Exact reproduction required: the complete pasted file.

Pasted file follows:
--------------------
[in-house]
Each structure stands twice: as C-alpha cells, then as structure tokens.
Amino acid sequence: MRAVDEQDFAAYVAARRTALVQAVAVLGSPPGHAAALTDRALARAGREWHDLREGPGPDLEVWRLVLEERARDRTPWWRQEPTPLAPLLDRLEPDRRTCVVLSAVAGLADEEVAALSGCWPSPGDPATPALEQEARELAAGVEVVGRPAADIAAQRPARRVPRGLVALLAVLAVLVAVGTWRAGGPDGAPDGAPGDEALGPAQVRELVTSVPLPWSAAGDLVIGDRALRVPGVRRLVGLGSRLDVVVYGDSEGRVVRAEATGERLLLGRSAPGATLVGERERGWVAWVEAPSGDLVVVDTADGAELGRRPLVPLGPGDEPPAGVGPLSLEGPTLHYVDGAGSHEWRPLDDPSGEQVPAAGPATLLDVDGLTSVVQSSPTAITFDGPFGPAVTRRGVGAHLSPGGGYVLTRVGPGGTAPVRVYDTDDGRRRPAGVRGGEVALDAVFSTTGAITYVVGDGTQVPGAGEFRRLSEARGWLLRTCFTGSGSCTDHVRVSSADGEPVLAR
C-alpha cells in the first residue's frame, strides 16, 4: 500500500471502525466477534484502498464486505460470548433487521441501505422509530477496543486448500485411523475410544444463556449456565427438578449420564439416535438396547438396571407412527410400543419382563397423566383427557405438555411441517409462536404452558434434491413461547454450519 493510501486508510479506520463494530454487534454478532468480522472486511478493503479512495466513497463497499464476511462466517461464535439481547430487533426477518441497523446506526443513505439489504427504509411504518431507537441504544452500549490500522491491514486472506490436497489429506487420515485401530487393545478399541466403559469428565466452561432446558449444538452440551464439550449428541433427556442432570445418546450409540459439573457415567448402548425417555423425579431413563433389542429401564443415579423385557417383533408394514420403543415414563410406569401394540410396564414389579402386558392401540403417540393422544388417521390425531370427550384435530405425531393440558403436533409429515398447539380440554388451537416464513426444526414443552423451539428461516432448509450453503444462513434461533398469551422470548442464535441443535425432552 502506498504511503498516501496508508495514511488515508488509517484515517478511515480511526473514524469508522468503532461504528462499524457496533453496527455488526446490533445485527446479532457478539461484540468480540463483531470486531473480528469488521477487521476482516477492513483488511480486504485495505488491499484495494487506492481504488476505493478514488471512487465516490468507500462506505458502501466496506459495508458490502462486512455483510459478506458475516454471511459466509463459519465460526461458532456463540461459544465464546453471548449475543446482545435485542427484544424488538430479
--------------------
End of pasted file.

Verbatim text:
[in-house]
Each structure stands twice: as C-alpha cells, then as structure tokens.
Amino acid sequence: MRAVDEQDFAAYVAARRTALVQAVAVLGSPPGHAAALTDRALARAGREWHDLREGPGPDLEVWRLVLEERARDRTPWWRQEPTPLAPLLDRLEPDRRTCVVLSAVAGLADEEVAALSGCWPSPGDPATPALEQEARELAAGVEVVGRPAADIAAQRPARRVPRGLVALLAVLAVLVAVGTWRAGGPDGAPDGAPGDEALGPAQVRELVTSVPLPWSAAGDLVIGDRALRVPGVRRLVGLGSRLDVVVYGDSEGRVVRAEATGERLLLGRSAPGATLVGERERGWVAWVEAPSGDLVVVDTADGAELGRRPLVPLGPGDEPPAGVGPLSLEGPTLHYVDGAGSHEWRPLDDPSGEQVPAAGPATLLDVDGLTSVVQSSPTAITFDGPFGPAVTRRGVGAHLSPGGGYVLTRVGPGGTAPVRVYDTDDGRRRPAGVRGGEVALDAVFSTTGAITYVVGDGTQVPGAGEFRRLSEARGWLLRTCFTGSGSCTDHVRVSSADGEPVLAR
C-alpha cells in the first residue's frame, strides 16, 4: 500500500471502525466477534484502498464486505460470548433487521441501505422509530477496543486448500485411523475410544444463556449456565427438578449420564439416535438396547438396571407412527410400543419382563397423566383427557405438555411441517409462536404452558434434491413461547454450519 493510501486508510479506520463494530454487534454478532468480522472486511478493503479512495466513497463497499464476511462466517461464535439481547430487533426477518441497523446506526443513505439489504427504509411504518431507537441504544452500549490500522491491514486472506490436497489429506487420515485401530487393545478399541466403559469428565466452561432446558449444538452440551464439550449428541433427556442432570445418546450409540459439573457415567448402548425417555423425579431413563433389542429401564443415579423385557417383533408394514420403543415414563410406569401394540410396564414389579402386558392401540403417540393422544388417521390425531370427550384435530405425531393440558403436533409429515398447539380440554388451537416464513426444526414443552423451539428461516432448509450453503444462513434461533398469551422470548442464535441443535425432552 502506498504511503498516501496508508495514511488515508488509517484515517478511515480511526473514524469508522468503532461504528462499524457496533453496527455488526446490533445485527446479532457478539461484540468480540463483531470486531473480528469488521477487521476482516477492513483488511480486504485495505488491499484495494487506492481504488476505493478514488471512487465516490468507500462506505458502501466496506459495508458490502462486512455483510459478506458475516454471511459466509463459519465460526461458532456463540461459544465464546453471548449475543446482545435485542427484544424488538430479